The first six months of 2020 have thrown many curveballs and while there is much uncertainty in the market, where does the high end, boutique multi-residential sector stand?
The property sector and its volatility continue to grab headlines as economists and homeowners alike grapple with the ramifications of falling house prices off the back of COVID-19. But the two leading factors for the downturn – increased unemployment and decreased immigration – are less likely to cause such far-reaching issues for the high-end multi-residential market, here’s why.
Despite the numbers, some sectors have been more insulated than others – the main one being the high end and premium markets. As realestate.com.au’s chief economist Nerida Conisbee reports, the premium property market has been, “one of the most stable property markets during the COVID-19 pandemic.” There are many possibilities for this, including that job losses have been differentially skewed towards people under 30 – a demographic that is less likely to be buying a property in the higher end of the market. Realestate.com.au’s director of economic research Cameron Kusher confirms that those sitting within the premium sector, “have probably not experienced the same impact as others [have] from COVID,” adding that should they need to sell, there is still demand out there for quality properties in desirable suburbs.
Looking back to home buying behaviours prior to the outbreak of COVID-19, there was a distinct trend that had already been well underway in the multi-residential sector. As reported in IBIS-World, homebuyers have increasingly opted to downsize into multi-unit apartments and townhouses, which makes it possible to have the amenity of an inner-city, urban lifestyle without the associated land costs. While the usual amenity expected from inner-city living – restaurants, galleries and entertainment – are currently closed, Australia’s ageing population coupled with higher life expectancies will no doubt continue the demand for high-end apartments within the downsizing space. Plus, adding into the mix that this segment is driven by owner-occupiers.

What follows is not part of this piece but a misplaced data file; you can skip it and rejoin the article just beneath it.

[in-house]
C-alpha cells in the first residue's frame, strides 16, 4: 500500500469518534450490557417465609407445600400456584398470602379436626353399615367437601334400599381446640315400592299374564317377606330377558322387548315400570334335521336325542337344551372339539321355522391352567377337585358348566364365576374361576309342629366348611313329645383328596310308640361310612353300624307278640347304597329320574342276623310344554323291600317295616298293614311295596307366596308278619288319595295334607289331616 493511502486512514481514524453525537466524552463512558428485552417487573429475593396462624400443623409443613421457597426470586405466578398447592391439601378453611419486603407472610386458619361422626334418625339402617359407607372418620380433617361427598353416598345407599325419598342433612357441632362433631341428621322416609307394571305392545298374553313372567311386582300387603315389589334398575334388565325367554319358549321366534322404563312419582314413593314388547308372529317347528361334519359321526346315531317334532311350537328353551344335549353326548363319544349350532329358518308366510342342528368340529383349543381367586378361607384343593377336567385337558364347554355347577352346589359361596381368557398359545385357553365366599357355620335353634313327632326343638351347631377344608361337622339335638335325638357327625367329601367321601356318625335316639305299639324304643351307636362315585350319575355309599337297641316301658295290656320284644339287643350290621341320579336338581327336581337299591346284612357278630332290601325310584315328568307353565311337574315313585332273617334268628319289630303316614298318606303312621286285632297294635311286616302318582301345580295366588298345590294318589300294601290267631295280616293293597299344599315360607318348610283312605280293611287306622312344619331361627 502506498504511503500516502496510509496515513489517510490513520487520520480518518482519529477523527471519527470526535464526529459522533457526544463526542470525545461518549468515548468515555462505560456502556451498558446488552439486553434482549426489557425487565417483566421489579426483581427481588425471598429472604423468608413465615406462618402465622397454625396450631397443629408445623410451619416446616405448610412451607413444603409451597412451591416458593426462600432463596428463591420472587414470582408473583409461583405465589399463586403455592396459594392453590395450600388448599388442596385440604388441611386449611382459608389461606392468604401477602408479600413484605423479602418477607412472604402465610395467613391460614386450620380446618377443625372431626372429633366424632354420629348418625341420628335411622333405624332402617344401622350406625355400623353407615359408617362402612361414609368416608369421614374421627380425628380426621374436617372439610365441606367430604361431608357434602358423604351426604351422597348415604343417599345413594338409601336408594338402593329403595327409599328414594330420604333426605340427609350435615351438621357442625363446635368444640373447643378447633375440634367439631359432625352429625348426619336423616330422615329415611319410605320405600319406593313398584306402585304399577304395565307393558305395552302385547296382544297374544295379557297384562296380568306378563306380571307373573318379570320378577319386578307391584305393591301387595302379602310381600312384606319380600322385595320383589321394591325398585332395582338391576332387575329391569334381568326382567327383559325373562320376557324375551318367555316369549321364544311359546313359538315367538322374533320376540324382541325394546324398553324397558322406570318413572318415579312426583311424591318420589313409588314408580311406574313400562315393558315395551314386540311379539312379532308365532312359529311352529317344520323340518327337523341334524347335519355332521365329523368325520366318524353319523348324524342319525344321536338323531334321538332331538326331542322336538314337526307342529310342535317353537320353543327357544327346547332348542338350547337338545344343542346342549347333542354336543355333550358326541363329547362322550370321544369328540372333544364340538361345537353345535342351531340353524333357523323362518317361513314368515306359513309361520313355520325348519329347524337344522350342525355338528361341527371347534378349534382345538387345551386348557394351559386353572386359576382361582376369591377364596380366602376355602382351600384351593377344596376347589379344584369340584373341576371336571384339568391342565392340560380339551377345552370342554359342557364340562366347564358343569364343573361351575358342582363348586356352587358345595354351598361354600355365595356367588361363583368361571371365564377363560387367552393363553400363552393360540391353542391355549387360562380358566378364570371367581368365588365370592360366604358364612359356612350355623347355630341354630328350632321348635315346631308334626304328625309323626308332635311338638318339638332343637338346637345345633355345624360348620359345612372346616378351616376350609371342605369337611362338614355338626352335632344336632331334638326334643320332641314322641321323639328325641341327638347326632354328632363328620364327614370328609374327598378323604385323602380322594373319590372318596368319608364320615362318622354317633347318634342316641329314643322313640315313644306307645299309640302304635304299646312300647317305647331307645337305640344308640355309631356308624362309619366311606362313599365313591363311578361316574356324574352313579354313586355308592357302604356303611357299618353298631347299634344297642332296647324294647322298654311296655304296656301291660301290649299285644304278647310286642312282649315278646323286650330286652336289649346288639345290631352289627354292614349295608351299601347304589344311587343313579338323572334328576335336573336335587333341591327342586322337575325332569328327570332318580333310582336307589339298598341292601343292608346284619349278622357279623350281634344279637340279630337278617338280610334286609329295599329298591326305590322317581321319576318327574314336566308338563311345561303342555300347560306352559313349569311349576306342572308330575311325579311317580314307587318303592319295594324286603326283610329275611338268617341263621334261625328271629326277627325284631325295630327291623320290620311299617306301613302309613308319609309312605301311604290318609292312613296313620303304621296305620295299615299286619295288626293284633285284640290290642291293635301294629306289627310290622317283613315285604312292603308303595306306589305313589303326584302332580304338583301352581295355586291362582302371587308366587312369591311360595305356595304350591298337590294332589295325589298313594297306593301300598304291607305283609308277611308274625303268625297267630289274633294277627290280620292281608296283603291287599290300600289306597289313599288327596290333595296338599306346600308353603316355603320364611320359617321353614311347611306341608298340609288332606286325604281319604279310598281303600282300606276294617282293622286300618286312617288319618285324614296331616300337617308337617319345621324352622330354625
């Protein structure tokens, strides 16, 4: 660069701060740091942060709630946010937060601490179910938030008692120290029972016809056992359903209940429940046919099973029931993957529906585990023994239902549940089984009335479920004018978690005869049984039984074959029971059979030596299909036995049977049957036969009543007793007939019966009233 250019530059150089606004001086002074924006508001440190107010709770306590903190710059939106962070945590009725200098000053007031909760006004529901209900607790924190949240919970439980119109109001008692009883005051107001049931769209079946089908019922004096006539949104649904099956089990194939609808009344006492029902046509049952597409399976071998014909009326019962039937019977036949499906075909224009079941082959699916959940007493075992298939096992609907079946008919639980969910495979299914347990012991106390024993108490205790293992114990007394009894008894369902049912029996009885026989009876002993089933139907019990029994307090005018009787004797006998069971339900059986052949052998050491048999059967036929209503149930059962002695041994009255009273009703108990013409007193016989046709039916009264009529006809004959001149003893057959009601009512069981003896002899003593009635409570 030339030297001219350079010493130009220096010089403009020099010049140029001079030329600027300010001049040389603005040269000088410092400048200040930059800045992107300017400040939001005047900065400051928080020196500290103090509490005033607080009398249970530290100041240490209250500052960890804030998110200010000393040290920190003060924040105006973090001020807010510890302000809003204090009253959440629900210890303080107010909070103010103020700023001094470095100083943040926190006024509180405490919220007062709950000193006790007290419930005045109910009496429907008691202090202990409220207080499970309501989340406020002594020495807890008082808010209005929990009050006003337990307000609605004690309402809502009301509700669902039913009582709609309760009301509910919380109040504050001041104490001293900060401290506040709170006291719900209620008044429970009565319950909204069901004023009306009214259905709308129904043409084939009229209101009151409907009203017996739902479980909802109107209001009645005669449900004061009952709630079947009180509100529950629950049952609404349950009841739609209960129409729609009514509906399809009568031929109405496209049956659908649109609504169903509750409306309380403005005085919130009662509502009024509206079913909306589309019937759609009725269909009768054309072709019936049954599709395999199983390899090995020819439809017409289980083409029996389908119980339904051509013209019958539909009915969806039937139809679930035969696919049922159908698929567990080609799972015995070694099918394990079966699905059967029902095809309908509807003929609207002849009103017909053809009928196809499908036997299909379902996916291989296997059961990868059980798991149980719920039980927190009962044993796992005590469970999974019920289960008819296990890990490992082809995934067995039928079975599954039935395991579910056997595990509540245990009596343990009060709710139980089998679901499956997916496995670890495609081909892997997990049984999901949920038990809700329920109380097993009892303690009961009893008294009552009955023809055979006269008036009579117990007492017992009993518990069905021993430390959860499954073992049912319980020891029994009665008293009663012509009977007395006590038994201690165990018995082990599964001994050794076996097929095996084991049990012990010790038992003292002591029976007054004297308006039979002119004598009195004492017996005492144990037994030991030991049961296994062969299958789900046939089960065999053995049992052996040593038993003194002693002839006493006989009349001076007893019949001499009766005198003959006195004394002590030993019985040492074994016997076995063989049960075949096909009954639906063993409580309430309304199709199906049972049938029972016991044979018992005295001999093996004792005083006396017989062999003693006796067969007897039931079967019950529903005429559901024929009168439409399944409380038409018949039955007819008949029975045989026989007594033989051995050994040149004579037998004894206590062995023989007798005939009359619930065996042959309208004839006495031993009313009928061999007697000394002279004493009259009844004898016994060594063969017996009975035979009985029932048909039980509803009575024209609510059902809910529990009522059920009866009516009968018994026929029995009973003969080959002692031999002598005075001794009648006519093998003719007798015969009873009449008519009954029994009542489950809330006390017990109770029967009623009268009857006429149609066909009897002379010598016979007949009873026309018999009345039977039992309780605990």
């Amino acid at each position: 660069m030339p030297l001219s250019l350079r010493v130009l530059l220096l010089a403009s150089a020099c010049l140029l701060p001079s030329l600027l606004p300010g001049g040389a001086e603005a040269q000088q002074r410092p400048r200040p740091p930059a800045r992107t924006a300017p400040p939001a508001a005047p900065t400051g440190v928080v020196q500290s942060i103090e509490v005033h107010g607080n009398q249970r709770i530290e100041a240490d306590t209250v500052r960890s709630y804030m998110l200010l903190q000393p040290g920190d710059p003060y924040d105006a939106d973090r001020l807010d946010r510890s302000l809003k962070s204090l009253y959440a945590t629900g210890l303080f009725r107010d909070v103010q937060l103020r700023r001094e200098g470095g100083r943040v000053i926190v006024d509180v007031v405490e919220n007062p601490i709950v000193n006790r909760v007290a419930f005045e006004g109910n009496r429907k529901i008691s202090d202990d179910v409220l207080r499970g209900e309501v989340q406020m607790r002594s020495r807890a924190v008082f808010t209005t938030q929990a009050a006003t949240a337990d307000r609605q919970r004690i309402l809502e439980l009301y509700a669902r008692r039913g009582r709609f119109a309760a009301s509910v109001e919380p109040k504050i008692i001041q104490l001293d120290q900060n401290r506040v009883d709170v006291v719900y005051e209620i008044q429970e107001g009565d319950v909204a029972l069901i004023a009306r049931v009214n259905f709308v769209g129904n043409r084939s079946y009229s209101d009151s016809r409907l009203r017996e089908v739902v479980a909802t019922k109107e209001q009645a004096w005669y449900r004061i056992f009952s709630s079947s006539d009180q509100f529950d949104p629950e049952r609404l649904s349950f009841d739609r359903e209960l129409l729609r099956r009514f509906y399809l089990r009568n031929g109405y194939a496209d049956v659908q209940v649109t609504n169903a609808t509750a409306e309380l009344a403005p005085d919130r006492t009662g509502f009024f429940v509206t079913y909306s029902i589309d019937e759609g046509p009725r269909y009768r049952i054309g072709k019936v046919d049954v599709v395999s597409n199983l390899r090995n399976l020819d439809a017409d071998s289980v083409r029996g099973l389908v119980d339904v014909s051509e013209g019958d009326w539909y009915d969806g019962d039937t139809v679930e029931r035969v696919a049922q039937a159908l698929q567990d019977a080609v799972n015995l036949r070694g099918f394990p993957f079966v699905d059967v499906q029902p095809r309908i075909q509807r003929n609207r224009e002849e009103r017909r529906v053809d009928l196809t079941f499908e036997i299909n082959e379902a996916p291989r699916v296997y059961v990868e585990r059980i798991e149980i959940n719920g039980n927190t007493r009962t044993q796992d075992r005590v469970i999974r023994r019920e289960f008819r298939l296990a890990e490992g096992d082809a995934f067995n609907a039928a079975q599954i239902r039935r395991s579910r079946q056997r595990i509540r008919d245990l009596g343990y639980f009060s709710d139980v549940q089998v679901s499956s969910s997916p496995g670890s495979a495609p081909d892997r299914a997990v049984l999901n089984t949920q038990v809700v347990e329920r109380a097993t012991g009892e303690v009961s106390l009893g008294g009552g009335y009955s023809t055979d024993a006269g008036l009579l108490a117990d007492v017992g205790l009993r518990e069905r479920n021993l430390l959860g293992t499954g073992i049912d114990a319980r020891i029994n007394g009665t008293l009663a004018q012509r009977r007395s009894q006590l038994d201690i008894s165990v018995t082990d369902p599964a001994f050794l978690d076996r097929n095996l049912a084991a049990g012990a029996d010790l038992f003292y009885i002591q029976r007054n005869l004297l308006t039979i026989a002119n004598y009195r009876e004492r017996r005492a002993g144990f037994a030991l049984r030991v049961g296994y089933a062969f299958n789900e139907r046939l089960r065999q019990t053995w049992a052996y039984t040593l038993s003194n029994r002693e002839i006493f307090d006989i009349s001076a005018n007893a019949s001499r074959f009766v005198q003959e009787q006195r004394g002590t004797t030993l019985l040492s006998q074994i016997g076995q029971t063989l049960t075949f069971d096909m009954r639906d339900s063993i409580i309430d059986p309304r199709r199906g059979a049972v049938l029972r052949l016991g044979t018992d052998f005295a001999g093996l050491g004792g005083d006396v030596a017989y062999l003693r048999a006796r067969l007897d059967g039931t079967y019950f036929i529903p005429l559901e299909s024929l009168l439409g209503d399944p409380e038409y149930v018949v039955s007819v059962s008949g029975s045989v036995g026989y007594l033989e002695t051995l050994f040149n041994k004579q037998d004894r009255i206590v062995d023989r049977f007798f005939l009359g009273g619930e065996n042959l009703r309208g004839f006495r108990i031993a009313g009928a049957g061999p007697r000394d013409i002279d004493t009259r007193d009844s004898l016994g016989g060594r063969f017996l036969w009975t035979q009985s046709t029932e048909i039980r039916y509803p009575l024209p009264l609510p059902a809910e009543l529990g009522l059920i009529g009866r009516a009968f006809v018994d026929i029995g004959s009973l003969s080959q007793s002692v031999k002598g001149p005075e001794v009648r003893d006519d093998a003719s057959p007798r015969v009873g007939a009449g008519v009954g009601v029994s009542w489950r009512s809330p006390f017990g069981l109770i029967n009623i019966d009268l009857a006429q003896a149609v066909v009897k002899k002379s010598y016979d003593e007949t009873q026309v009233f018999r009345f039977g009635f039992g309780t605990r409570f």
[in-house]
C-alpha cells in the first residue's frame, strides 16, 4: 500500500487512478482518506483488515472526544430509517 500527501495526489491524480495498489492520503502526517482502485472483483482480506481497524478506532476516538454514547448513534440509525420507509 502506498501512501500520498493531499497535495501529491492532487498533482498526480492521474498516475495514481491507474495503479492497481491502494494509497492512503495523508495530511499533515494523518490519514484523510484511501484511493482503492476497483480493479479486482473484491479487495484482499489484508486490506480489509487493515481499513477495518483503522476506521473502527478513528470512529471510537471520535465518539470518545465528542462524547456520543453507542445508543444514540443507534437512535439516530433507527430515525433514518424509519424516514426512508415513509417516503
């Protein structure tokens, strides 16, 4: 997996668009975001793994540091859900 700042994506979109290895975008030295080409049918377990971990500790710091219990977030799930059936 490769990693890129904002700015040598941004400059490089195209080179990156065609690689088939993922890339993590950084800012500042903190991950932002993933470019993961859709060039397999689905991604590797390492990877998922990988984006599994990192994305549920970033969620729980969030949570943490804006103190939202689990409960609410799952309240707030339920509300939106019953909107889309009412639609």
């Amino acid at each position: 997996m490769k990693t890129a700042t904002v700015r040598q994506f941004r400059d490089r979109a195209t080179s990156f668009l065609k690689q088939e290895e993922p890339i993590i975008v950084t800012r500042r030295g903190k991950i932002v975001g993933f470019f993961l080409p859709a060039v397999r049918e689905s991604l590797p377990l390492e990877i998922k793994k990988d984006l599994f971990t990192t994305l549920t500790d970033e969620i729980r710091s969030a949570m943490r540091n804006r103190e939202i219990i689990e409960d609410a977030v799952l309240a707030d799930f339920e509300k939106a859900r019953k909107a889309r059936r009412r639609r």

The IBIS-World report continues that this sector has predominantly been comprised of small-to-medium scale development firms. A distinction worth noting since smaller-scale, boutique developers are likely to be more risk-averse, particularly in turbulent times. The knock-on effect being multi-residential developments that are more thoughtfully brought to the market, including how they are planned, positioned, and designed.
The other major factor affecting the property sector is migration, both national and international, which has dramatically slowed given border closures and lockdowns. While this might affect some of the properties slated for development down the line, the REA Group released data this week (as reported on The Urban Developer) that international searches have jumped 22 per cent year on year. The sentiment being that foreign investors have been keeping an eye on Melbourne’s apartment market, looking for smart investments in the top-end.
With so much changing on a day-to-day basis it’s hard to say exactly where the market will end up. But these considerations point to some positivity amongst the unknowns. For us at Carr construction has not slowed down, with a slew of multi-residential projects at various stages whether in planning, breaking ground or getting ready to go out to market.